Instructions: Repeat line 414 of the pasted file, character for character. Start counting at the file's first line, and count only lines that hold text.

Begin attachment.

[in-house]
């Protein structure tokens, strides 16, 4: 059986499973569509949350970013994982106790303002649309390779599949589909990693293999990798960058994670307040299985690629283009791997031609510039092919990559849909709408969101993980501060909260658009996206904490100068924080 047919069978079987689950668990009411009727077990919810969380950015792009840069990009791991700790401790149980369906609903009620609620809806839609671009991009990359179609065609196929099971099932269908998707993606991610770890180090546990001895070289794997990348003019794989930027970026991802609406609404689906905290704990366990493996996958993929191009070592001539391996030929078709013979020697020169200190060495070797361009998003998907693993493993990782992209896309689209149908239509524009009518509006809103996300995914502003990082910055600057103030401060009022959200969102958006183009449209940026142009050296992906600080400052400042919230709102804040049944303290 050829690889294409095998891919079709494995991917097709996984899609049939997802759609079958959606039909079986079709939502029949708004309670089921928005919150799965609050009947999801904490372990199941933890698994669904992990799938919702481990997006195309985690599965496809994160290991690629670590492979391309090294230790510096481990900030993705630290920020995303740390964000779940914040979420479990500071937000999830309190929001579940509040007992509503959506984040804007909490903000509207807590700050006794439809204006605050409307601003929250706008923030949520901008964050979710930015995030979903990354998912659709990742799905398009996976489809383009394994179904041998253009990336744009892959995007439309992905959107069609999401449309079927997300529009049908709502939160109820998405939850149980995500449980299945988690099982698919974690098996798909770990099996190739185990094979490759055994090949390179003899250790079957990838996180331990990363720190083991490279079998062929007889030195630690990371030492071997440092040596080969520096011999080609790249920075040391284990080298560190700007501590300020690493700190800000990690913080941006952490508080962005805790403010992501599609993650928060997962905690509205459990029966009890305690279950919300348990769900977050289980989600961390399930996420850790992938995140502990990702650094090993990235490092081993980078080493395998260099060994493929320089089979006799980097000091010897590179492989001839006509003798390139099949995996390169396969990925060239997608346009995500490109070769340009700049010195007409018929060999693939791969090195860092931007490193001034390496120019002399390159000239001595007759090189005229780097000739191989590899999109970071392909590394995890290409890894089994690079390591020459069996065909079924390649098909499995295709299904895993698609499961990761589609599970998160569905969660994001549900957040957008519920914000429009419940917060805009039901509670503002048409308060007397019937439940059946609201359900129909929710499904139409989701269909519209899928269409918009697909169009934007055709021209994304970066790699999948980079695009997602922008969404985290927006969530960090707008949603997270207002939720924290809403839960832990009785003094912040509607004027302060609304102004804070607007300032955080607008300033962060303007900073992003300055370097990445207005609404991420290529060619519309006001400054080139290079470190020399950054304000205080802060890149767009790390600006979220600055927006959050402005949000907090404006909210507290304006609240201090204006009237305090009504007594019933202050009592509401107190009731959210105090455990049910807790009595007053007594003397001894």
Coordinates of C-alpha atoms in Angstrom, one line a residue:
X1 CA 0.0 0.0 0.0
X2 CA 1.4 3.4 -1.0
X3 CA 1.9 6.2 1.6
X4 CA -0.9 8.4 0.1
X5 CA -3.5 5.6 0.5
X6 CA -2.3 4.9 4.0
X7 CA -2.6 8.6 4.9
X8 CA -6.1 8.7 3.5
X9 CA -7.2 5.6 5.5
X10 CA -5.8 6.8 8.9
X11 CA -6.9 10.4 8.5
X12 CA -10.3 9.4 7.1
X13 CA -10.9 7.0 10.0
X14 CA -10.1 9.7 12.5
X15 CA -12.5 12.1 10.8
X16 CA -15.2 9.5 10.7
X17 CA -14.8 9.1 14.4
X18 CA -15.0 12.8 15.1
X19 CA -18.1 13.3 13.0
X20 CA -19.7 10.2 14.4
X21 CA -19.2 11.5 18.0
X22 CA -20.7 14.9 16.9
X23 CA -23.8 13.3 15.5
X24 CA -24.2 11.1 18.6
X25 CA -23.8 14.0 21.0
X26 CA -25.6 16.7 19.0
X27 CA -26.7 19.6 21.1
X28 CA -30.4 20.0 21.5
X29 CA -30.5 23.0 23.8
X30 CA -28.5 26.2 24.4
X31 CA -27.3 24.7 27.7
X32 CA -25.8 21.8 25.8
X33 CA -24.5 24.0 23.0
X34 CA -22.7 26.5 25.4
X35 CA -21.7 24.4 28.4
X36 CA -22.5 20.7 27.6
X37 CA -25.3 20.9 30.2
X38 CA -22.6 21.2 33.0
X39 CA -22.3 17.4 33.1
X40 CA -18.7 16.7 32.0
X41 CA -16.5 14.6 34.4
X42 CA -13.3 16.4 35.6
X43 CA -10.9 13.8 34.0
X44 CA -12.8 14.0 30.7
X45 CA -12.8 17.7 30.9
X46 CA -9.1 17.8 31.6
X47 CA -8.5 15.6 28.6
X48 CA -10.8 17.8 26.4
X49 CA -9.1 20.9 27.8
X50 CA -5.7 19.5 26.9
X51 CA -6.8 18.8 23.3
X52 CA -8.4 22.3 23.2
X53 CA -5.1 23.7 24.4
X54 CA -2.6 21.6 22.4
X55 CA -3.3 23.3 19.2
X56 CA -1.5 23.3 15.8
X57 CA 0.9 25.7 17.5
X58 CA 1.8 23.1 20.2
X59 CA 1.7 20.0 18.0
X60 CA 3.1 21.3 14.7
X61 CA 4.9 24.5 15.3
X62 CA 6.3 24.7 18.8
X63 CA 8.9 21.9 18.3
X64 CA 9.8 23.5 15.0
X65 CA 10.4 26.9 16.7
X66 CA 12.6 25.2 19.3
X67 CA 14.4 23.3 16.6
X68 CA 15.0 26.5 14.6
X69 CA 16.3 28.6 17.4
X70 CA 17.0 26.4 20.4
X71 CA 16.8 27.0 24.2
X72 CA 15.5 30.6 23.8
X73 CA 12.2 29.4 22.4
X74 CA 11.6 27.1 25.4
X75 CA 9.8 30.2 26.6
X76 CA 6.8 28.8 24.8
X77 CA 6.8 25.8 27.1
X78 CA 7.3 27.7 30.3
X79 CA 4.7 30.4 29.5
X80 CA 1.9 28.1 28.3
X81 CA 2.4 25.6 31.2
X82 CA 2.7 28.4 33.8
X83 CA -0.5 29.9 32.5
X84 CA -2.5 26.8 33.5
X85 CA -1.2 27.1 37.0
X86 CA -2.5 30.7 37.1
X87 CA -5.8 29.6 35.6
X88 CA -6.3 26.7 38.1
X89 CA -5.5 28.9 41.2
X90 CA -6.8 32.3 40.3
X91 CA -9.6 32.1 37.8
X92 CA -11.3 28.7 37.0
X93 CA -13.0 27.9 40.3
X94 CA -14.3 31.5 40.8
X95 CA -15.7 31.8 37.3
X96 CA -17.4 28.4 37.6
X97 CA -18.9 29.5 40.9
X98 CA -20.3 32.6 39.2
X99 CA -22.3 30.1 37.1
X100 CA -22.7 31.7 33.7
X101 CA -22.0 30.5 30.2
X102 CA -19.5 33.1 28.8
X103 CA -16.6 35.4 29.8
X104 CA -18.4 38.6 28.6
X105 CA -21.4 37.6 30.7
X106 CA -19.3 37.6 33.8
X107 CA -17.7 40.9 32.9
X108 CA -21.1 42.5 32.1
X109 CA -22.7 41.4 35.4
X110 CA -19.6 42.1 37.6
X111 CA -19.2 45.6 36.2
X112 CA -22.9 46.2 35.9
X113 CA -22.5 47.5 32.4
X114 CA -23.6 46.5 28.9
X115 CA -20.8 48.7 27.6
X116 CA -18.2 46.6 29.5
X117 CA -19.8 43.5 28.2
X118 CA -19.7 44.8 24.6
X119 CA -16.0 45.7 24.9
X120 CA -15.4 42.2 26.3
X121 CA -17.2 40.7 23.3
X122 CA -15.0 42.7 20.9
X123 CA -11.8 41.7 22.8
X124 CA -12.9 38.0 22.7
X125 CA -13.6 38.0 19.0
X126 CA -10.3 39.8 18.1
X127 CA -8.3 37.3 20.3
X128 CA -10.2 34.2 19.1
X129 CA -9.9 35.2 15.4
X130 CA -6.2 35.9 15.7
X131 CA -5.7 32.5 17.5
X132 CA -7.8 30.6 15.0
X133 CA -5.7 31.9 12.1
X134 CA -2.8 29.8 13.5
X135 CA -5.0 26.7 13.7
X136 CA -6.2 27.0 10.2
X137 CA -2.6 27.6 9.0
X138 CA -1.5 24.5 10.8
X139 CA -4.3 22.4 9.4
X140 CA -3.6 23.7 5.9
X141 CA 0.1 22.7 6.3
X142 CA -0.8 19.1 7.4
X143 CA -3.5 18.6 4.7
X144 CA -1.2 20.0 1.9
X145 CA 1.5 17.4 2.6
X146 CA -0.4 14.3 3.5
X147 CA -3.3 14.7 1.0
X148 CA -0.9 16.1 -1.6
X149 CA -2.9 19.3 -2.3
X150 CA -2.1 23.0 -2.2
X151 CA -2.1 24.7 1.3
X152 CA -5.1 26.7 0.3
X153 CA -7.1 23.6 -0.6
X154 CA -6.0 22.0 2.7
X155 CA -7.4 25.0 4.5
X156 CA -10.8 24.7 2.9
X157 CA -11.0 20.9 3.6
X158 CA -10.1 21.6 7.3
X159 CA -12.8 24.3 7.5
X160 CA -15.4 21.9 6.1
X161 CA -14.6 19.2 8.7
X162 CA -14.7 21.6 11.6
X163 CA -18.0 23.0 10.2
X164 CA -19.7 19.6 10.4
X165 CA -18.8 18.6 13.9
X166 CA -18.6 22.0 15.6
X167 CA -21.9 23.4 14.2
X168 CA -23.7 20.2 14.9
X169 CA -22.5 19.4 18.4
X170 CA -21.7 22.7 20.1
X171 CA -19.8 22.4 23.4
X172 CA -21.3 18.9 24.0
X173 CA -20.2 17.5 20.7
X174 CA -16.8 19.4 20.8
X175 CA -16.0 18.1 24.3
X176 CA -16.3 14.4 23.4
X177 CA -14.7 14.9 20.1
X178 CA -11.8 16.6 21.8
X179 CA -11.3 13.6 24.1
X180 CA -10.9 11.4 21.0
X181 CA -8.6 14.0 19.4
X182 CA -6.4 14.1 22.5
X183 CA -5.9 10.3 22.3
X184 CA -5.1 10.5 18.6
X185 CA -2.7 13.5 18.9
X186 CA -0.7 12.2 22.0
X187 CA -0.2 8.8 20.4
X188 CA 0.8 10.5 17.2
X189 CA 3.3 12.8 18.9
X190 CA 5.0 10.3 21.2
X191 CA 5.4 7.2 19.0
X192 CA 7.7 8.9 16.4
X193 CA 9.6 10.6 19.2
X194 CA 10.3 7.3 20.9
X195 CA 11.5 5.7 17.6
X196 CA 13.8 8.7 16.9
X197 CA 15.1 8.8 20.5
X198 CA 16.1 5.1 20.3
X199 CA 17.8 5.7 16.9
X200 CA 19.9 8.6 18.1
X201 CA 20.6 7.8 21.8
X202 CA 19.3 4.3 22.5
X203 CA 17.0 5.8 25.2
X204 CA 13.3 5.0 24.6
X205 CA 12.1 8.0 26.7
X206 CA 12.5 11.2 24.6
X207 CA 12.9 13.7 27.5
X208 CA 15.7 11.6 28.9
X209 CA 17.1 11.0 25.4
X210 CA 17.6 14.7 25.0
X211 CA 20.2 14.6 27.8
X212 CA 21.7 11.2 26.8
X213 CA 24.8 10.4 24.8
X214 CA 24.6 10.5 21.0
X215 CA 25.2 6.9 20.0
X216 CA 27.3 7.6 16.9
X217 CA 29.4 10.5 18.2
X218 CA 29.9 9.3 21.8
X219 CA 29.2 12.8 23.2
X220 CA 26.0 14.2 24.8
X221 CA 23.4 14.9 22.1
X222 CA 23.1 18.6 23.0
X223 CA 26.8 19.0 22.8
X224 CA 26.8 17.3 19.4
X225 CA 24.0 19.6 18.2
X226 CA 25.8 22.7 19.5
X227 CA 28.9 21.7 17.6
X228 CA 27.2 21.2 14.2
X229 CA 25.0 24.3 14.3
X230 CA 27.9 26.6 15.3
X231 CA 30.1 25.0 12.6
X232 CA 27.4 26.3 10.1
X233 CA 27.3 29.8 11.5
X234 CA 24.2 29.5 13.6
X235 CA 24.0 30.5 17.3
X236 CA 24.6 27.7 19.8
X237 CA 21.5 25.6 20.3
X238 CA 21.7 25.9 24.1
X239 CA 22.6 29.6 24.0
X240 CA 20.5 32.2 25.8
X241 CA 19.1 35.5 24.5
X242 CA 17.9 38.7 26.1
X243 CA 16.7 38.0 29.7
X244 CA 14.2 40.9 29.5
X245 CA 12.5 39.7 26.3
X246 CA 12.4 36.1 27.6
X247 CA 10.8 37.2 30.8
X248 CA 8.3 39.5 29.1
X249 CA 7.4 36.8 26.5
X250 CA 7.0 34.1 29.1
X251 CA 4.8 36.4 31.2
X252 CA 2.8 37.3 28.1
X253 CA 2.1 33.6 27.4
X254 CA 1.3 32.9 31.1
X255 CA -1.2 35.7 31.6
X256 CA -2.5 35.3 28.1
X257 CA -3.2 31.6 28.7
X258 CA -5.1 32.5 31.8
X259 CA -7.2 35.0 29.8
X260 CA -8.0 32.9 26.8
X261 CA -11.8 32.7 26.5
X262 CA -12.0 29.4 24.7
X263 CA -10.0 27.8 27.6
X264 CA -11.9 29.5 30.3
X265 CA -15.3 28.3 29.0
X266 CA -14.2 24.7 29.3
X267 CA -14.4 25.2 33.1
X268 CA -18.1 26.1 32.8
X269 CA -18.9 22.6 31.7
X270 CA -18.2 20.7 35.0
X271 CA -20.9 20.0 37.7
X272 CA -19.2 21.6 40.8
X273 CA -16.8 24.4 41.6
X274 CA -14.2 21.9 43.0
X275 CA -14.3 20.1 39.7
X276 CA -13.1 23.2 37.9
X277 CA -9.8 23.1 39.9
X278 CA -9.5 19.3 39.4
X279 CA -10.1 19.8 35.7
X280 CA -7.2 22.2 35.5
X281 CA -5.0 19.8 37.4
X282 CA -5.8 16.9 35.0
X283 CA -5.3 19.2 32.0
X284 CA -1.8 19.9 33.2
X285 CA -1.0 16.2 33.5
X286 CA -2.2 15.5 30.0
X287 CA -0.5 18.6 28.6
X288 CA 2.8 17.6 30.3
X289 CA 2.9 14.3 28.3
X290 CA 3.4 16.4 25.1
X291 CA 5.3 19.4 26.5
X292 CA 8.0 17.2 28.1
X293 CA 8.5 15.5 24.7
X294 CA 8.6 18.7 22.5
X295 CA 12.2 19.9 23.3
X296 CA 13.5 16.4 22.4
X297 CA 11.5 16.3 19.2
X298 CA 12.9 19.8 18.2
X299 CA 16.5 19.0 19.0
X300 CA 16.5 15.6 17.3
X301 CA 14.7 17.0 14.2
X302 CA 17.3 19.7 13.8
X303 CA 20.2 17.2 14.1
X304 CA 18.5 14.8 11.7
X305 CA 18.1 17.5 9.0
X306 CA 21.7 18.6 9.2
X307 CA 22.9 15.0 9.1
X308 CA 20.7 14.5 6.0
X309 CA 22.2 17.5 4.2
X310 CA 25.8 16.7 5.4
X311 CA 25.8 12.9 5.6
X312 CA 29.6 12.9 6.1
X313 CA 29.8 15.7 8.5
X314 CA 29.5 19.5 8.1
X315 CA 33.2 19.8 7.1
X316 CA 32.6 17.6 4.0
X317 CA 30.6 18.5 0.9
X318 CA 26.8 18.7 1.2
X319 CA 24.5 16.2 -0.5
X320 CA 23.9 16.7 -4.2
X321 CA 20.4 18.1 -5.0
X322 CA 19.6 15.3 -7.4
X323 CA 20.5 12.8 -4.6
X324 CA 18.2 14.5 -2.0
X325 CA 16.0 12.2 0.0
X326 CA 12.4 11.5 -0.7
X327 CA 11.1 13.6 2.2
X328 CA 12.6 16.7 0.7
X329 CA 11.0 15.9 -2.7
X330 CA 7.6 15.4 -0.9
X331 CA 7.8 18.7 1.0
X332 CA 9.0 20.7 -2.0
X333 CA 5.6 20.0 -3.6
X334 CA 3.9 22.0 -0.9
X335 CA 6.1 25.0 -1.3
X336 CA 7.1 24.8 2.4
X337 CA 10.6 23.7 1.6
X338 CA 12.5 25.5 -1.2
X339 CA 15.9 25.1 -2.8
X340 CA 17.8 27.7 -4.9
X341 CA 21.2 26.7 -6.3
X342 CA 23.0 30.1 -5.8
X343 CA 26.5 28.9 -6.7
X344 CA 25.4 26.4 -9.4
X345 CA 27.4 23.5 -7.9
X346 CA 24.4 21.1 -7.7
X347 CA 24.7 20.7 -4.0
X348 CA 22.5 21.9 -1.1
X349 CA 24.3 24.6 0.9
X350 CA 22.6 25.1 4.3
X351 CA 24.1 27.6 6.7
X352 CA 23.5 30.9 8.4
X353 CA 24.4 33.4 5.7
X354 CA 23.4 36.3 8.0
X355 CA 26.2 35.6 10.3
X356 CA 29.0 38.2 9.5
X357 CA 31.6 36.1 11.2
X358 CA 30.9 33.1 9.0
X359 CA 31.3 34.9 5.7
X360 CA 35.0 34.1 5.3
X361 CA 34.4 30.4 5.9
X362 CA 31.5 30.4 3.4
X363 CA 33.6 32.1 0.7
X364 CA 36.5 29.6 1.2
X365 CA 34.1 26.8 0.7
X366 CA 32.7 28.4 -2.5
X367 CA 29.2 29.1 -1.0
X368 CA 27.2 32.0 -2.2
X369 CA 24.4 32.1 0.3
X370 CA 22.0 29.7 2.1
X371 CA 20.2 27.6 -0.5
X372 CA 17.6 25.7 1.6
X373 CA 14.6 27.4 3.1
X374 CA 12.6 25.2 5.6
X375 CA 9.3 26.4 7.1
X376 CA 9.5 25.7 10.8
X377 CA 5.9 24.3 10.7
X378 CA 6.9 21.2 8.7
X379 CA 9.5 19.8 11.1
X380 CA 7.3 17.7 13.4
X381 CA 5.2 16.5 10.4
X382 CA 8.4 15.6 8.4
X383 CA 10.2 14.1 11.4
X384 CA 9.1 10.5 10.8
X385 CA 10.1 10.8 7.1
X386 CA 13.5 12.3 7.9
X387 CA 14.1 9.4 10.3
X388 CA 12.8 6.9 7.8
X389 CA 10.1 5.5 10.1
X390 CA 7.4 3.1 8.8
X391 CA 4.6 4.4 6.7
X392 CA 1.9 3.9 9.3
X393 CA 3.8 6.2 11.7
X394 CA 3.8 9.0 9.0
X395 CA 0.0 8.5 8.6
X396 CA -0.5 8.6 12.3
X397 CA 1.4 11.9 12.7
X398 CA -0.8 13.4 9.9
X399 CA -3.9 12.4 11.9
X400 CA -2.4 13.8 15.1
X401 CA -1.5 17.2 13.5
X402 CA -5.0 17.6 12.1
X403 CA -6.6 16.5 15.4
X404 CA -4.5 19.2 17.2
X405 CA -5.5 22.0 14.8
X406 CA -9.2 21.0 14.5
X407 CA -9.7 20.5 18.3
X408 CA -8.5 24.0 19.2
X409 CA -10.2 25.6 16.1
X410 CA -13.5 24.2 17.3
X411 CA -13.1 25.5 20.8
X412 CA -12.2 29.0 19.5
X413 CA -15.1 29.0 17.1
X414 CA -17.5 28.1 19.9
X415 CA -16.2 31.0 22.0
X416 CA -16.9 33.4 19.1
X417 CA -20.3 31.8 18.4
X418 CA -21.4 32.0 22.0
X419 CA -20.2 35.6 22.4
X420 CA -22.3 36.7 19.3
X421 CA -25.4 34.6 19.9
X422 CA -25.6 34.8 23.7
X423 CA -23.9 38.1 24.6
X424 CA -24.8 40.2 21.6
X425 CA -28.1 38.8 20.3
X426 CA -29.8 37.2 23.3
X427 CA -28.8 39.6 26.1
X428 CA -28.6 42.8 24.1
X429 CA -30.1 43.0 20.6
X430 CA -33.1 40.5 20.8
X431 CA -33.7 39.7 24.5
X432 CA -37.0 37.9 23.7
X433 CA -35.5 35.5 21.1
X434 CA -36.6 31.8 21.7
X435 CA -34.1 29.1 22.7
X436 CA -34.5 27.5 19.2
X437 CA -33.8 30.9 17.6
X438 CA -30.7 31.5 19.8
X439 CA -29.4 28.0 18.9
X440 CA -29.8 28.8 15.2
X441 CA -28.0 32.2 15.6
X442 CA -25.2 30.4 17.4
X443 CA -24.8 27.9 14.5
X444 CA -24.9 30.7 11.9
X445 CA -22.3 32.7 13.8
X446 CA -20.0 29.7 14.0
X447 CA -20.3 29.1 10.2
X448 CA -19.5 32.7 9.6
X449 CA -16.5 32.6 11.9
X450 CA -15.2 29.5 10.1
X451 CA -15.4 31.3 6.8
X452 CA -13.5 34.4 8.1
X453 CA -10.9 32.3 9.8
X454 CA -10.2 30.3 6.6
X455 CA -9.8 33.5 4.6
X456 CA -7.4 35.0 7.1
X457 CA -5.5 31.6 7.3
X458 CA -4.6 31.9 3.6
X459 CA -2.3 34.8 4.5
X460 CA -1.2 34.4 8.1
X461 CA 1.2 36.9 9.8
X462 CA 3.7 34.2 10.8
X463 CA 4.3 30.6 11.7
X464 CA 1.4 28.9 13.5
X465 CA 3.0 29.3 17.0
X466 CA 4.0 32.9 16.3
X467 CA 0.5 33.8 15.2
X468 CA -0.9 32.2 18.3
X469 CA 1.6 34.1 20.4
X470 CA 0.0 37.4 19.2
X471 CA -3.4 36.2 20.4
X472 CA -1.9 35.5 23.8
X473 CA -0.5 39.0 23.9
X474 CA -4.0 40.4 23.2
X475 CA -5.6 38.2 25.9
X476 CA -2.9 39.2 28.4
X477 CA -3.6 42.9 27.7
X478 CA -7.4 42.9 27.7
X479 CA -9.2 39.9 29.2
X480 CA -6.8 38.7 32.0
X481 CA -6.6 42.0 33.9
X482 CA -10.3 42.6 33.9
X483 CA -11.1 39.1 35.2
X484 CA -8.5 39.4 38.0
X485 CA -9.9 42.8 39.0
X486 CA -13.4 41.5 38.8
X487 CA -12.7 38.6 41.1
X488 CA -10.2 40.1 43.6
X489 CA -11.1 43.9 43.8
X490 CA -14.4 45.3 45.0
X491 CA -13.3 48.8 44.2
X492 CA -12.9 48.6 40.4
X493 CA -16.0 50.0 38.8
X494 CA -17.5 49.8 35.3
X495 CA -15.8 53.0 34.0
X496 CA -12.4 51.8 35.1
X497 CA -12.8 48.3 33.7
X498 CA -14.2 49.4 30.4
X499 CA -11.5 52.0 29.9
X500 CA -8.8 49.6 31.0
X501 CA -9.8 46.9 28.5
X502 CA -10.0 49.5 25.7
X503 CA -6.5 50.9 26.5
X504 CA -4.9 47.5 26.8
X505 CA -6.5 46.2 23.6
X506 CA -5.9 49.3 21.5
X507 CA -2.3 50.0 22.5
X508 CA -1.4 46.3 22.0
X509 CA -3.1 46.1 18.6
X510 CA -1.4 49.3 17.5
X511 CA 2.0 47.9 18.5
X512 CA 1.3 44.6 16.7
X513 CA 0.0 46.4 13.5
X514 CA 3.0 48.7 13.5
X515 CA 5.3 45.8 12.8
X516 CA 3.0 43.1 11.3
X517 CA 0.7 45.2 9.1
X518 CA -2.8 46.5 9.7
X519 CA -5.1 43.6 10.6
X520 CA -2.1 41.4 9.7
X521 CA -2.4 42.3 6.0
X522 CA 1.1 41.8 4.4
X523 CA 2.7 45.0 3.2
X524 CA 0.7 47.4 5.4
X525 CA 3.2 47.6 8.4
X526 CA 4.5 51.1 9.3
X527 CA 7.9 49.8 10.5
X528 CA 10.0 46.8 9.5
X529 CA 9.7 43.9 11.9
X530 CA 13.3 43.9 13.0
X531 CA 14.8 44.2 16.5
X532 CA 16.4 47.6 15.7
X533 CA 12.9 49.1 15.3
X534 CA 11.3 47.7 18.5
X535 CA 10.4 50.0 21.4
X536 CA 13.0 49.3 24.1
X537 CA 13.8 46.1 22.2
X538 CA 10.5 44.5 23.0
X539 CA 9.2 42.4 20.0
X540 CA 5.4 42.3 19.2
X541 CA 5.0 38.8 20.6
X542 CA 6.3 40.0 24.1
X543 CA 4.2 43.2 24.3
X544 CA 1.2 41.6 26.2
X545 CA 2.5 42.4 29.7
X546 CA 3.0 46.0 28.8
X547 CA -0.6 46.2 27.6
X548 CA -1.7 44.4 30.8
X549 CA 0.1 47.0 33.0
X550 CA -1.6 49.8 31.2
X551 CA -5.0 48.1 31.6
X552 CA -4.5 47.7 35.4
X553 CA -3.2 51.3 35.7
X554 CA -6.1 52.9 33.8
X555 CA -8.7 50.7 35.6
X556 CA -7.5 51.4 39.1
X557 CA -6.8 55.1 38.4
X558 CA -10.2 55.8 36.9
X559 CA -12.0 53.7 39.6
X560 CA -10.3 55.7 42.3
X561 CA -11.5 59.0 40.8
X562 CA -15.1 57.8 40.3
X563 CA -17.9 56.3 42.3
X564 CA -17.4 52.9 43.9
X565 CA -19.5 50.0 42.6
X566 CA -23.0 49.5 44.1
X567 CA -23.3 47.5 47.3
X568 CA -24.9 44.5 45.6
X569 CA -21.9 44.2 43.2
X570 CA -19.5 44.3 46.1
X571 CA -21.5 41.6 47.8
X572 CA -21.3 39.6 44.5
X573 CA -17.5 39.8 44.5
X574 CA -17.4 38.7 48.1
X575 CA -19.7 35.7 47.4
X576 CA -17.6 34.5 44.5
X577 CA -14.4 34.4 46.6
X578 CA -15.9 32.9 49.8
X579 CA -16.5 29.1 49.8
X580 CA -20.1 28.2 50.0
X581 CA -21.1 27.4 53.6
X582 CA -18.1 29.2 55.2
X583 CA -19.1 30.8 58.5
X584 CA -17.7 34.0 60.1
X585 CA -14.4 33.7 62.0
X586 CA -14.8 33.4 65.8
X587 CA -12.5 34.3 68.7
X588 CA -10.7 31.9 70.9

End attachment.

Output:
X411 CA -13.1 25.5 20.8